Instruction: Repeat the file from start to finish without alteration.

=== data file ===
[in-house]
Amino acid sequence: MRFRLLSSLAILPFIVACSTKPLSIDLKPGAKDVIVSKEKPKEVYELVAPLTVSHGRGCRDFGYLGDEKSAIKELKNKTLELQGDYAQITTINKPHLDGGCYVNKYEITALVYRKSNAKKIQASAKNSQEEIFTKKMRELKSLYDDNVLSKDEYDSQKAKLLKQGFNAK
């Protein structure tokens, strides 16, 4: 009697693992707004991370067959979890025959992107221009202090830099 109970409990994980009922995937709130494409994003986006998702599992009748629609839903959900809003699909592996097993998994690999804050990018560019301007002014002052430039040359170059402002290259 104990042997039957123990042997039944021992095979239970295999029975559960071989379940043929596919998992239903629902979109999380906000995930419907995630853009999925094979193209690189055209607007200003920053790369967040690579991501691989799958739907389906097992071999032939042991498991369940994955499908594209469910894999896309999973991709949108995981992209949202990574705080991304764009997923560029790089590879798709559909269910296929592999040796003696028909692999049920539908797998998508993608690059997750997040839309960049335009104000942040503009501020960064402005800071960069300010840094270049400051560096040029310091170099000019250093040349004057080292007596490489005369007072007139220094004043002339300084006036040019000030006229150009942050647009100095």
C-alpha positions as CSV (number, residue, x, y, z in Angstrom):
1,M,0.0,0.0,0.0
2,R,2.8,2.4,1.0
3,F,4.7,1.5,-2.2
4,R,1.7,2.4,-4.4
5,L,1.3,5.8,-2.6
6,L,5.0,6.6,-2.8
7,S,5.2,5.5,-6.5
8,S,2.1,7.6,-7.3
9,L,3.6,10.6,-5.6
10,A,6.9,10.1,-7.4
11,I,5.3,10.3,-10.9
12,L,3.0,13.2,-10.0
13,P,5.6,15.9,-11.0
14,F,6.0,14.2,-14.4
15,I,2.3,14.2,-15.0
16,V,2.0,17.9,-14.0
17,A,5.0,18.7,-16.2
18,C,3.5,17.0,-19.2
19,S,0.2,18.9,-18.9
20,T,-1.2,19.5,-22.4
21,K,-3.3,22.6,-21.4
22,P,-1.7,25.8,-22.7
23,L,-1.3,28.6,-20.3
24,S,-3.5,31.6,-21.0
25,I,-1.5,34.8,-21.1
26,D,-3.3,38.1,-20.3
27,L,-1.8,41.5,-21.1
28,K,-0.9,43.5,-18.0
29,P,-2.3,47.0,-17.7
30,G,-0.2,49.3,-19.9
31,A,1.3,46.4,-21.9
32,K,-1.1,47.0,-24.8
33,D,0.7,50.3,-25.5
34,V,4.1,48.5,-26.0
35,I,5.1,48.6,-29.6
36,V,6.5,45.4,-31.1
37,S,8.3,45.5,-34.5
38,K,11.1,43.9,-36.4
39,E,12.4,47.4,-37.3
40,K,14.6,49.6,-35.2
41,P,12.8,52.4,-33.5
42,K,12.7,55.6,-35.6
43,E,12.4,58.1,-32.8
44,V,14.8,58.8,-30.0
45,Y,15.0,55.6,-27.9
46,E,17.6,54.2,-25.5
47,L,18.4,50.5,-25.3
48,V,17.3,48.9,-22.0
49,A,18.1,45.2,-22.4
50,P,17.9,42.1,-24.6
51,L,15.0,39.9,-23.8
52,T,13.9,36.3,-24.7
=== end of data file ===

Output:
[in-house]
Amino acid sequence: MRFRLLSSLAILPFIVACSTKPLSIDLKPGAKDVIVSKEKPKEVYELVAPLTVSHGRGCRDFGYLGDEKSAIKELKNKTLELQGDYAQITTINKPHLDGGCYVNKYEITALVYRKSNAKKIQASAKNSQEEIFTKKMRELKSLYDDNVLSKDEYDSQKAKLLKQGFNAK
């Protein structure tokens, strides 16, 4: 009697693992707004991370067959979890025959992107221009202090830099 109970409990994980009922995937709130494409994003986006998702599992009748629609839903959900809003699909592996097993998994690999804050990018560019301007002014002052430039040359170059402002290259 104990042997039957123990042997039944021992095979239970295999029975559960071989379940043929596919998992239903629902979109999380906000995930419907995630853009999925094979193209690189055209607007200003920053790369967040690579991501691989799958739907389906097992071999032939042991498991369940994955499908594209469910894999896309999973991709949108995981992209949202990574705080991304764009997923560029790089590879798709559909269910296929592999040796003696028909692999049920539908797998998508993608690059997750997040839309960049335009104000942040503009501020960064402005800071960069300010840094270049400051560096040029310091170099000019250093040349004057080292007596490489005369007072007139220094004043002339300084006036040019000030006229150009942050647009100095």
C-alpha positions as CSV (number, residue, x, y, z in Angstrom):
1,M,0.0,0.0,0.0
2,R,2.8,2.4,1.0
3,F,4.7,1.5,-2.2
4,R,1.7,2.4,-4.4
5,L,1.3,5.8,-2.6
6,L,5.0,6.6,-2.8
7,S,5.2,5.5,-6.5
8,S,2.1,7.6,-7.3
9,L,3.6,10.6,-5.6
10,A,6.9,10.1,-7.4
11,I,5.3,10.3,-10.9
12,L,3.0,13.2,-10.0
13,P,5.6,15.9,-11.0
14,F,6.0,14.2,-14.4
15,I,2.3,14.2,-15.0
16,V,2.0,17.9,-14.0
17,A,5.0,18.7,-16.2
18,C,3.5,17.0,-19.2
19,S,0.2,18.9,-18.9
20,T,-1.2,19.5,-22.4
21,K,-3.3,22.6,-21.4
22,P,-1.7,25.8,-22.7
23,L,-1.3,28.6,-20.3
24,S,-3.5,31.6,-21.0
25,I,-1.5,34.8,-21.1
26,D,-3.3,38.1,-20.3
27,L,-1.8,41.5,-21.1
28,K,-0.9,43.5,-18.0
29,P,-2.3,47.0,-17.7
30,G,-0.2,49.3,-19.9
31,A,1.3,46.4,-21.9
32,K,-1.1,47.0,-24.8
33,D,0.7,50.3,-25.5
34,V,4.1,48.5,-26.0
35,I,5.1,48.6,-29.6
36,V,6.5,45.4,-31.1
37,S,8.3,45.5,-34.5
38,K,11.1,43.9,-36.4
39,E,12.4,47.4,-37.3
40,K,14.6,49.6,-35.2
41,P,12.8,52.4,-33.5
42,K,12.7,55.6,-35.6
43,E,12.4,58.1,-32.8
44,V,14.8,58.8,-30.0
45,Y,15.0,55.6,-27.9
46,E,17.6,54.2,-25.5
47,L,18.4,50.5,-25.3
48,V,17.3,48.9,-22.0
49,A,18.1,45.2,-22.4
50,P,17.9,42.1,-24.6
51,L,15.0,39.9,-23.8
52,T,13.9,36.3,-24.7